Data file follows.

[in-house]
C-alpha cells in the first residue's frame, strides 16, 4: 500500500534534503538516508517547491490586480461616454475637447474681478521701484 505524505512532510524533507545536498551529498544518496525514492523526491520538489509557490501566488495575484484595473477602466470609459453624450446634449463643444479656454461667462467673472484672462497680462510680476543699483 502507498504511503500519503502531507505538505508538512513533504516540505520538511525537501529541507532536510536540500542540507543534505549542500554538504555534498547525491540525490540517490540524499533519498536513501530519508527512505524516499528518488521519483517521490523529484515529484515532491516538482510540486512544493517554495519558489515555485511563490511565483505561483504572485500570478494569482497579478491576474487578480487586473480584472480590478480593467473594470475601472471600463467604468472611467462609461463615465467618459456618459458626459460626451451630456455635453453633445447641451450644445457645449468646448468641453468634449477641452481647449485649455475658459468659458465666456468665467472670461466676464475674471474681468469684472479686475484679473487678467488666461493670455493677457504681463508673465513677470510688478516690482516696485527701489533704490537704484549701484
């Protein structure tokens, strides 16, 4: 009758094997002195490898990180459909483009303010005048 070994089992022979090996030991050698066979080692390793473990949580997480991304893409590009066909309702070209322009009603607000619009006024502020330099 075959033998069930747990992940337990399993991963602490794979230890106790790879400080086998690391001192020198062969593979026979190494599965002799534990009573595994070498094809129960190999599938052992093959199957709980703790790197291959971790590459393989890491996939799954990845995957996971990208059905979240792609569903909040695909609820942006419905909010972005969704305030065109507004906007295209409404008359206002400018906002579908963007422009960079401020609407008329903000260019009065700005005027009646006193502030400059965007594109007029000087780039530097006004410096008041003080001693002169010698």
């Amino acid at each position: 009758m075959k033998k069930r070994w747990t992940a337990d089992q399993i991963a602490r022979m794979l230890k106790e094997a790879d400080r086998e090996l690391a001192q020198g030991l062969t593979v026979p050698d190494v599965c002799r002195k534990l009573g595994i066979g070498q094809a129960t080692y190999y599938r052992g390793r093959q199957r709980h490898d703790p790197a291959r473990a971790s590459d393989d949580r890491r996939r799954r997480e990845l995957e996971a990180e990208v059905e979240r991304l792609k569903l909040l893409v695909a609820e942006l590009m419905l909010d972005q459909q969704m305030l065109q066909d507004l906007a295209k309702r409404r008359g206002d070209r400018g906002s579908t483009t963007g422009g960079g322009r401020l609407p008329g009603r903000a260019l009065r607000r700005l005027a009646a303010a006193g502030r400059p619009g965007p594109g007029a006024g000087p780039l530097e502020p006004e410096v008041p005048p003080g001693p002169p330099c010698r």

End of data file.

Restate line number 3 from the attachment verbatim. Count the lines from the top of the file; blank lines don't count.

């Protein structure tokens, strides 16, 4: 009758094997002195490898990180459909483009303010005048 070994089992022979090996030991050698066979080692390793473990949580997480991304893409590009066909309702070209322009009603607000619009006024502020330099 075959033998069930747990992940337990399993991963602490794979230890106790790879400080086998690391001192020198062969593979026979190494599965002799534990009573595994070498094809129960190999599938052992093959199957709980703790790197291959971790590459393989890491996939799954990845995957996971990208059905979240792609569903909040695909609820942006419905909010972005969704305030065109507004906007295209409404008359206002400018906002579908963007422009960079401020609407008329903000260019009065700005005027009646006193502030400059965007594109007029000087780039530097006004410096008041003080001693002169010698």